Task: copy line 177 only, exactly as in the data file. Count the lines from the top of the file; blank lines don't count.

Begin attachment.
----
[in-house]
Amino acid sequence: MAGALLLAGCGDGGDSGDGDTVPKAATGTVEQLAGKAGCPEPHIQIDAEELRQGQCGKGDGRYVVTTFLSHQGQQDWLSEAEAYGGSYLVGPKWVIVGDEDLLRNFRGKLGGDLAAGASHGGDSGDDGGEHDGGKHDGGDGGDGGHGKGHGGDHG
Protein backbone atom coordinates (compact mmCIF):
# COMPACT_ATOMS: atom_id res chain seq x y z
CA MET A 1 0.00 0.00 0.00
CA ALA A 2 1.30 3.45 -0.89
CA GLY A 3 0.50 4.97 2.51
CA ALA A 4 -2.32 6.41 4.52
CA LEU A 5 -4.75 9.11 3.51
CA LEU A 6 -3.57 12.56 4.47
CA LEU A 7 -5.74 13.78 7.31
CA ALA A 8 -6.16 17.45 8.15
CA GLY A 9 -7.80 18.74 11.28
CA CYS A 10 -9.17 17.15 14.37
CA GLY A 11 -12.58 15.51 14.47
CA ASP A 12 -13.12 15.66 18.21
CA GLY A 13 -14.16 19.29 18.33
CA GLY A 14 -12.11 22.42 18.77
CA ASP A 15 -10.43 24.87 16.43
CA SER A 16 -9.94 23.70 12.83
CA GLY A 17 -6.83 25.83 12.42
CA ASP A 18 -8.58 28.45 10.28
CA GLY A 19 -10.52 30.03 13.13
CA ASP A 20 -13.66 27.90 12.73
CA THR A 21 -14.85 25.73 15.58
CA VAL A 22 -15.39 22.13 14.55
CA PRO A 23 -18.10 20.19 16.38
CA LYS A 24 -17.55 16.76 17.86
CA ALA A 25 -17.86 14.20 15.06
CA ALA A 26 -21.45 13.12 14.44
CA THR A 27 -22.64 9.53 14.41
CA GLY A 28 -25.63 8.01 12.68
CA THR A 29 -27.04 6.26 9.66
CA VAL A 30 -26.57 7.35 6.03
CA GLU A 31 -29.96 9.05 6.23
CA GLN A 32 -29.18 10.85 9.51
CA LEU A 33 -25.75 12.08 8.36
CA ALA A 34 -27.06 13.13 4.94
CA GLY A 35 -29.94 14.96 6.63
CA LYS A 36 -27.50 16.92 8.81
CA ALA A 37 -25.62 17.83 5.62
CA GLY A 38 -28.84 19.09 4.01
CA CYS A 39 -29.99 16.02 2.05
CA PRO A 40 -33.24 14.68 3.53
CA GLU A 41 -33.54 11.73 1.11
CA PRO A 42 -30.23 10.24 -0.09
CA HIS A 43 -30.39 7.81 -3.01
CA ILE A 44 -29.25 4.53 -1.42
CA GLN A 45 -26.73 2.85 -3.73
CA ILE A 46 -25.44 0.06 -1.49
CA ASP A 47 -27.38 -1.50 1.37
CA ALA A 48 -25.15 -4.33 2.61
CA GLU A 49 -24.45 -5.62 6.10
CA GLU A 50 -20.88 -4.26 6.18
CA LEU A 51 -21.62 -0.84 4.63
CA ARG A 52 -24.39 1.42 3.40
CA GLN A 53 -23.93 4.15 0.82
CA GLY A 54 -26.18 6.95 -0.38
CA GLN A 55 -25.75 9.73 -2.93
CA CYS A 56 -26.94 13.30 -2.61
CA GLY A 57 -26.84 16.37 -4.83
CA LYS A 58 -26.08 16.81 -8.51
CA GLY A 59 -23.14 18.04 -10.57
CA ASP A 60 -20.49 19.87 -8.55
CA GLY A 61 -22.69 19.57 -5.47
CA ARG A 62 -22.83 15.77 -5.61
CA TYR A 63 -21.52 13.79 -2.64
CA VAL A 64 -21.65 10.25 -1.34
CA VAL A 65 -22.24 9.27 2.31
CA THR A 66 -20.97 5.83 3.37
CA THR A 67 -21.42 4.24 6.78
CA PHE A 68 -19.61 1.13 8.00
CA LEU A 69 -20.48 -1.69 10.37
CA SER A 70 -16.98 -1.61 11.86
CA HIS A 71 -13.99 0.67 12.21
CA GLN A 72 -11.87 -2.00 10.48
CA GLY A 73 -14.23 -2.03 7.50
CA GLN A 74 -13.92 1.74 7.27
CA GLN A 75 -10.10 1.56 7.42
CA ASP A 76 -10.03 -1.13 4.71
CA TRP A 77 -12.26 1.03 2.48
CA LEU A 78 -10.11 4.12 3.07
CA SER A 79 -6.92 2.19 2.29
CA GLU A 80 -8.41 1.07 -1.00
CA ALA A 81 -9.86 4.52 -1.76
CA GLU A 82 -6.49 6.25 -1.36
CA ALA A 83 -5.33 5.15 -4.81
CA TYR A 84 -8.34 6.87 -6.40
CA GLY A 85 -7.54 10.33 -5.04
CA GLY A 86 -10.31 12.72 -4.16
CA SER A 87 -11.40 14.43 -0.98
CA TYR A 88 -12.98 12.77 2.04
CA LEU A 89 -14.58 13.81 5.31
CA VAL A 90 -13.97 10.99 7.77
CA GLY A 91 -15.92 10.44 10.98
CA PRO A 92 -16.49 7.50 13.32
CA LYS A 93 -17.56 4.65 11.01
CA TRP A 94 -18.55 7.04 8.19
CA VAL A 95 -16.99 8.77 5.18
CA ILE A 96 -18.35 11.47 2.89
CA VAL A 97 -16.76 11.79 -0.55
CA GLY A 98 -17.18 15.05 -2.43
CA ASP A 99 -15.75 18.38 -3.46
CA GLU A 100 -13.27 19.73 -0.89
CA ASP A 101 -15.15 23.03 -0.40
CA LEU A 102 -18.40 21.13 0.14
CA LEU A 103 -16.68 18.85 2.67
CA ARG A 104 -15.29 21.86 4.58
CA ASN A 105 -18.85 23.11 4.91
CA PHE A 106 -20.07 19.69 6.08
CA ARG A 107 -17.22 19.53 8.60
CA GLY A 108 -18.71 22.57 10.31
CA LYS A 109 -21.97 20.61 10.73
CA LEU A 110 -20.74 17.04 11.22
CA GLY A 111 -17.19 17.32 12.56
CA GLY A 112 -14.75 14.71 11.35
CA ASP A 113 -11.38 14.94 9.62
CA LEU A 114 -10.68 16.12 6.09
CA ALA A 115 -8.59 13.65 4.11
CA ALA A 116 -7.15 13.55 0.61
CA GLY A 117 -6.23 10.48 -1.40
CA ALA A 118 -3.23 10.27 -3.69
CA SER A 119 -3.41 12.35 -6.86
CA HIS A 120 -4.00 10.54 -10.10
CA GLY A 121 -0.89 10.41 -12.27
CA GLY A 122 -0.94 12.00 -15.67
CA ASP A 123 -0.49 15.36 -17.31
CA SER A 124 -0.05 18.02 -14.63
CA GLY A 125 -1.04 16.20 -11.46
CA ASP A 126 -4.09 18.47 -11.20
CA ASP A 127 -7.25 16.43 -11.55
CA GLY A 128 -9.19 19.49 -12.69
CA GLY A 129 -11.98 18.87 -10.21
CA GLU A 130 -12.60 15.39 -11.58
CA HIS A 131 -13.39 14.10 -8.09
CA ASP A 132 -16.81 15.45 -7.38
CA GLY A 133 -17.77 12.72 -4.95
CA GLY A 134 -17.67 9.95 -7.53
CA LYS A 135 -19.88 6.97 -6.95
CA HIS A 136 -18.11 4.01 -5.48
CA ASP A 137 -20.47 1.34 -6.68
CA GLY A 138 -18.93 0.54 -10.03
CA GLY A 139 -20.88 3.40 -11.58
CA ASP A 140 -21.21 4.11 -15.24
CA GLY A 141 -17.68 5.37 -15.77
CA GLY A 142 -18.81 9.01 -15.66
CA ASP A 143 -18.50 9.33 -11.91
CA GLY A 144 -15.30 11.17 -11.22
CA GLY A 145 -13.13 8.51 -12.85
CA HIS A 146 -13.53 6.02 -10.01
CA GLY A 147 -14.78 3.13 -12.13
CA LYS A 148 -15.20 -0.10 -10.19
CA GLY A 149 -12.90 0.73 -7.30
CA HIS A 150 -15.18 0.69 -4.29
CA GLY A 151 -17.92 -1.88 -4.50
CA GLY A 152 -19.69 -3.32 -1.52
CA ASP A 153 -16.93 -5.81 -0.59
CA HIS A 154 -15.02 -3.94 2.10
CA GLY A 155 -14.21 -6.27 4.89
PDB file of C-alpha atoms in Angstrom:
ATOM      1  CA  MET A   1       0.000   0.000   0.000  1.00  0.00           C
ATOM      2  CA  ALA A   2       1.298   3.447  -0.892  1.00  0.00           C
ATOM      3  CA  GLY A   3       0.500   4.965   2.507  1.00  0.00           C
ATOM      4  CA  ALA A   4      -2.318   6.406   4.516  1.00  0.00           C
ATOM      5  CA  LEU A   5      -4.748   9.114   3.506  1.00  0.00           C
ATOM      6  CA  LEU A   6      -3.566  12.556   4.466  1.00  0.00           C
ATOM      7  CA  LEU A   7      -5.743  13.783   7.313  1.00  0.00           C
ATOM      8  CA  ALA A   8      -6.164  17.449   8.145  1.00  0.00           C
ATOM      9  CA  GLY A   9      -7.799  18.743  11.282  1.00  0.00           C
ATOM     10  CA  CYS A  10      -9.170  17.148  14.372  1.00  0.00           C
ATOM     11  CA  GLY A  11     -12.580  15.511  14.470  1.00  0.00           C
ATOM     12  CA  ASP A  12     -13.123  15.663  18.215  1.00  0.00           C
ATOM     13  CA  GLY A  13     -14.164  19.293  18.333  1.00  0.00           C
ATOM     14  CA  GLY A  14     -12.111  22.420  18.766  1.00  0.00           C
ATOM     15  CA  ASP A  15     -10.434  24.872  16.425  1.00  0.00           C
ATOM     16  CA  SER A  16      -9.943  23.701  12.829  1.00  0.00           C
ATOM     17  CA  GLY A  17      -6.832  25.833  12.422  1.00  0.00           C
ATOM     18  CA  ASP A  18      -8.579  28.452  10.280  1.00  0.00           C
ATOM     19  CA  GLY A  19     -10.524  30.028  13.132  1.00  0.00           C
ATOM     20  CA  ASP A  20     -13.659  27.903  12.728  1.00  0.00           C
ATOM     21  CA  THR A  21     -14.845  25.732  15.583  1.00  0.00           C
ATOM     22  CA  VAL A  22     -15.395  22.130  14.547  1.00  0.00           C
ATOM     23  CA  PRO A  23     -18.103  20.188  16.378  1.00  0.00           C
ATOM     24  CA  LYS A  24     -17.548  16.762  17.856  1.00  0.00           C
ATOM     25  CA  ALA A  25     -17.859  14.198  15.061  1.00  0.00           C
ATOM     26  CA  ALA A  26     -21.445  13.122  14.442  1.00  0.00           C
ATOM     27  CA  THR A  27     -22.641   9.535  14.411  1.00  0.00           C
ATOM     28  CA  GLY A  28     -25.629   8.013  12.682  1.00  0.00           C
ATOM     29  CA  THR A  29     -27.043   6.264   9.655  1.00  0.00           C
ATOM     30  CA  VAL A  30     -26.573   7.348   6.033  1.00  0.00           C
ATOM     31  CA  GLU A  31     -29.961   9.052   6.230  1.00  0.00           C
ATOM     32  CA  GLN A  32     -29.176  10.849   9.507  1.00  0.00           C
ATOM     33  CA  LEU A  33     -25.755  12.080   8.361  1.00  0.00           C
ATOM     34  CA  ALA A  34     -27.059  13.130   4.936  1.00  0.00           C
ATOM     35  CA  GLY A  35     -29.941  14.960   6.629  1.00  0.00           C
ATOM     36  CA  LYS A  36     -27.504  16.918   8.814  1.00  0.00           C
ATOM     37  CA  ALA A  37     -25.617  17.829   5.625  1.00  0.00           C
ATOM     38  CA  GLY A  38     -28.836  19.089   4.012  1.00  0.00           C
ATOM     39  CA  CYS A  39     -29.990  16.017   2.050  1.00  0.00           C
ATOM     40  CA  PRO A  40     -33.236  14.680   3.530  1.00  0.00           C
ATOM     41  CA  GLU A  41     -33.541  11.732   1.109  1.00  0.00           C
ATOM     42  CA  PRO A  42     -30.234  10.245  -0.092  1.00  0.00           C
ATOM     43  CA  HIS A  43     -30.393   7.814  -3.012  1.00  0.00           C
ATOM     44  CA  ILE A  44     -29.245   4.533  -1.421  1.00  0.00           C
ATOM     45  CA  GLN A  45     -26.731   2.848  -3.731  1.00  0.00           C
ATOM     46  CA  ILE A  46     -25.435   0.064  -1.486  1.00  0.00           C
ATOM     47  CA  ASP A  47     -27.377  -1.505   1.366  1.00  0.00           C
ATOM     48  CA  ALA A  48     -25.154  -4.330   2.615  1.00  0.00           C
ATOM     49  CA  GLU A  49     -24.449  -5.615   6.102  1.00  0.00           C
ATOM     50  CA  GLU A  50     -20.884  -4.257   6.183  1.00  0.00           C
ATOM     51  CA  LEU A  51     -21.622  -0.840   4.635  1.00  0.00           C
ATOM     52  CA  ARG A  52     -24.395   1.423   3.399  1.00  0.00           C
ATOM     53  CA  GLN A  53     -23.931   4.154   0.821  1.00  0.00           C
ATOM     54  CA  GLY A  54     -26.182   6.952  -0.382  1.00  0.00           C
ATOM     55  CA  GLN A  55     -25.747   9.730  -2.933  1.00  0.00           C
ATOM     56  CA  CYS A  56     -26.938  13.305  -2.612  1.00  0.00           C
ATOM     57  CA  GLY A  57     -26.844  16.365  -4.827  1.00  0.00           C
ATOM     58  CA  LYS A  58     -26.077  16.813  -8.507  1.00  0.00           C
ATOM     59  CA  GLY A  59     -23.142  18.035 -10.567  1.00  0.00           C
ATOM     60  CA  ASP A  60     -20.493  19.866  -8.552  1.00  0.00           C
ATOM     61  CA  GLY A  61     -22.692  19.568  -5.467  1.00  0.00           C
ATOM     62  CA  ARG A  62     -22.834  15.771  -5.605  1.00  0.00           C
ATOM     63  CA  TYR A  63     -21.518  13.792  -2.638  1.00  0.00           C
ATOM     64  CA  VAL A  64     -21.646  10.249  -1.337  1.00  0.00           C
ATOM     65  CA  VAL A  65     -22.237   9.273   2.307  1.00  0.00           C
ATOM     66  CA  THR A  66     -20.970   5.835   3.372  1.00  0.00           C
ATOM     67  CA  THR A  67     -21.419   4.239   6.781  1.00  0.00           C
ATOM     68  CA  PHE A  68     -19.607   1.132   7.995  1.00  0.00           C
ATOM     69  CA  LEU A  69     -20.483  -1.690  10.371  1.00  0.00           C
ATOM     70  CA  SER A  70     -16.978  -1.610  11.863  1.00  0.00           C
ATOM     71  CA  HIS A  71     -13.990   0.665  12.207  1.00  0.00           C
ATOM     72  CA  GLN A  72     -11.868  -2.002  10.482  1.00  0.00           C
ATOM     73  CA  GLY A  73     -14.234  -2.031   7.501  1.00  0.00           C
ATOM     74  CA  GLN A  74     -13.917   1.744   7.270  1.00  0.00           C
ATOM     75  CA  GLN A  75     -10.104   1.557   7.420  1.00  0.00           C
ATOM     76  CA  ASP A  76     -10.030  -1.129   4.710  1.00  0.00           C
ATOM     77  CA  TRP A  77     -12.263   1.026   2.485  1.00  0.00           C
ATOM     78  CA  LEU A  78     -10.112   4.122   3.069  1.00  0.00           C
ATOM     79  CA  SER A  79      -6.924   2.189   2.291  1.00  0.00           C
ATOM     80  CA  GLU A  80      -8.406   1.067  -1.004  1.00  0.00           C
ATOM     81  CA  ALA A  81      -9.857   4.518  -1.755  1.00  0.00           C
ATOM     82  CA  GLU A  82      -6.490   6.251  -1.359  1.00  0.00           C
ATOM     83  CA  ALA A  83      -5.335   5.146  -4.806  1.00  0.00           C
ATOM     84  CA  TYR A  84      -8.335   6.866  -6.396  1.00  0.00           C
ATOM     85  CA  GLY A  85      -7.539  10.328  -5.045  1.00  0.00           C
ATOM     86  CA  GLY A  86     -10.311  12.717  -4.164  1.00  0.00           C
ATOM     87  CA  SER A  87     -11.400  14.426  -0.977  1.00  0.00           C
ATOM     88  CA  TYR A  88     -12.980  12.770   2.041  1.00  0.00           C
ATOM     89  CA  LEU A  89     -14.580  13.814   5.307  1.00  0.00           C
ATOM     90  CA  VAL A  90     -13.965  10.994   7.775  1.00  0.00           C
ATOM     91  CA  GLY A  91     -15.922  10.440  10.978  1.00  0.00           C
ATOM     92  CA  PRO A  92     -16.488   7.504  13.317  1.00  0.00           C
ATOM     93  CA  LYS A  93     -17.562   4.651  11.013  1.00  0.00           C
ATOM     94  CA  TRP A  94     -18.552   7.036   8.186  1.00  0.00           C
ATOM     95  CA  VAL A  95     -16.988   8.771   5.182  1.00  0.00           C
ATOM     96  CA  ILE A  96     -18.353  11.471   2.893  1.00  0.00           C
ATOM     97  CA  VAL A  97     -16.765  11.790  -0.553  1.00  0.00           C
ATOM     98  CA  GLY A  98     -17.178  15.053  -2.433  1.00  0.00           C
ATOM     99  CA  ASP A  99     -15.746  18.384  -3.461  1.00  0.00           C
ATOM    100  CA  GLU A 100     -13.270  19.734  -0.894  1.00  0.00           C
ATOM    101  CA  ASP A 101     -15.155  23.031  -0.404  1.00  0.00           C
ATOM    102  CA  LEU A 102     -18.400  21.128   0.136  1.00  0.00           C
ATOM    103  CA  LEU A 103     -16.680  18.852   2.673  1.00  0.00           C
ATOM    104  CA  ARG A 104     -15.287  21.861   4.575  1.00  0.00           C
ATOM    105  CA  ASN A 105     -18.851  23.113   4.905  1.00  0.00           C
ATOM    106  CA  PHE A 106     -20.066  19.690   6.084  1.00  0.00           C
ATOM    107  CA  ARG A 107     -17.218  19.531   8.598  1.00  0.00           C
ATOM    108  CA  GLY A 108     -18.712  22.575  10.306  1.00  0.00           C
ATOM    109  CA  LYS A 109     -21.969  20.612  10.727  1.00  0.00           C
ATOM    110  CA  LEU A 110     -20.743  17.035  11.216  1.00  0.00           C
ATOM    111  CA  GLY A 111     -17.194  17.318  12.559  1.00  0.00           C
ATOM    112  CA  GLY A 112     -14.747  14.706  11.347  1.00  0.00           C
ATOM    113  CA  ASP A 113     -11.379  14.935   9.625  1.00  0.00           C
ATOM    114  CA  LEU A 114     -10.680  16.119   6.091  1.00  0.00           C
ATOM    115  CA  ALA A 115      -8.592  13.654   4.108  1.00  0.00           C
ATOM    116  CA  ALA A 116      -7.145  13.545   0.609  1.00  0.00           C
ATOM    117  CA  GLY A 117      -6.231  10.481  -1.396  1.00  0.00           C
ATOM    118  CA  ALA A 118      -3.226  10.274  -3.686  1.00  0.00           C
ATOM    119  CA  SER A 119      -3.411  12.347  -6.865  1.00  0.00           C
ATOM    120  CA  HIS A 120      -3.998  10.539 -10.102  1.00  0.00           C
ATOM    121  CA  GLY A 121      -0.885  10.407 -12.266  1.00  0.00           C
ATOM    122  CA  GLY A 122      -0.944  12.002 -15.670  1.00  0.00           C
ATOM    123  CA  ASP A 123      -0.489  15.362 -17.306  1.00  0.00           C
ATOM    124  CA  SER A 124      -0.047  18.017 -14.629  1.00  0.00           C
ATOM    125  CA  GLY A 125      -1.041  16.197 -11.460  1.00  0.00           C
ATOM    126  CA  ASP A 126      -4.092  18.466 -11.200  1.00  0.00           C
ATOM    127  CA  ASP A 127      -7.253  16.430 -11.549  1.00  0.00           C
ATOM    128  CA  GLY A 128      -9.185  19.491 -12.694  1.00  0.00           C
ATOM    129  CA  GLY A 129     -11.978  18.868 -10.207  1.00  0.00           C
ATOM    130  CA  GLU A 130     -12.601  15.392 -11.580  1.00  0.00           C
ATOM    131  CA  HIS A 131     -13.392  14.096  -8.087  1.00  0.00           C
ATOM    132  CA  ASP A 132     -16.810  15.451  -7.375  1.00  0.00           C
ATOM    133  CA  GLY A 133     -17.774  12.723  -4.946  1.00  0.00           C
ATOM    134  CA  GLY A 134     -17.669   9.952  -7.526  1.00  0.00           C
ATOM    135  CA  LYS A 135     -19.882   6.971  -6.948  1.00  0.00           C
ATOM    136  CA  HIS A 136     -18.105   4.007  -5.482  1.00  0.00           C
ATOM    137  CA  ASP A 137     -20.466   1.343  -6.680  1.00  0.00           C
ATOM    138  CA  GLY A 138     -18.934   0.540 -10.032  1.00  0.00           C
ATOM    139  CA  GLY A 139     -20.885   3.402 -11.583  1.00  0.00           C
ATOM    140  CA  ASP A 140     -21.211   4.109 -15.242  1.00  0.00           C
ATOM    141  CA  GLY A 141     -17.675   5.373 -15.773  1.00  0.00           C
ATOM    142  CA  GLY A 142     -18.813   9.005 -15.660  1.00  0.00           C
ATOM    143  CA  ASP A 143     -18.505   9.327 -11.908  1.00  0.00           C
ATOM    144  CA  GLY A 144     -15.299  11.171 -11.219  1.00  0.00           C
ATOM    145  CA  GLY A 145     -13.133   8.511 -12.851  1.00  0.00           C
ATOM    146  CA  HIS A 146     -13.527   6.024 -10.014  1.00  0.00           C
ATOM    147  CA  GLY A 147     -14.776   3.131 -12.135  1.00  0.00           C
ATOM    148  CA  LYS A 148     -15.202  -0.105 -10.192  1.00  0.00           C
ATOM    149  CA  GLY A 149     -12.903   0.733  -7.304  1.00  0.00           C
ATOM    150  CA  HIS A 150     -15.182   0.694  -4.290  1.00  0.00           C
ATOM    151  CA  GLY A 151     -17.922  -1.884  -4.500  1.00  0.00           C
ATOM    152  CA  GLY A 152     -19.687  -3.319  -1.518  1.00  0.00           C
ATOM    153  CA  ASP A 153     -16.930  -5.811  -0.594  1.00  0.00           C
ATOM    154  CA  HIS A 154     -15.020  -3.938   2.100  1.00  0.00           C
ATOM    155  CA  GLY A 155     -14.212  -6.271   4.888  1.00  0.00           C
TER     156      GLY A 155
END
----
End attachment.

ATOM     17  CA  GLY A  17      -6.832  25.833  12.422  1.00  0.00           C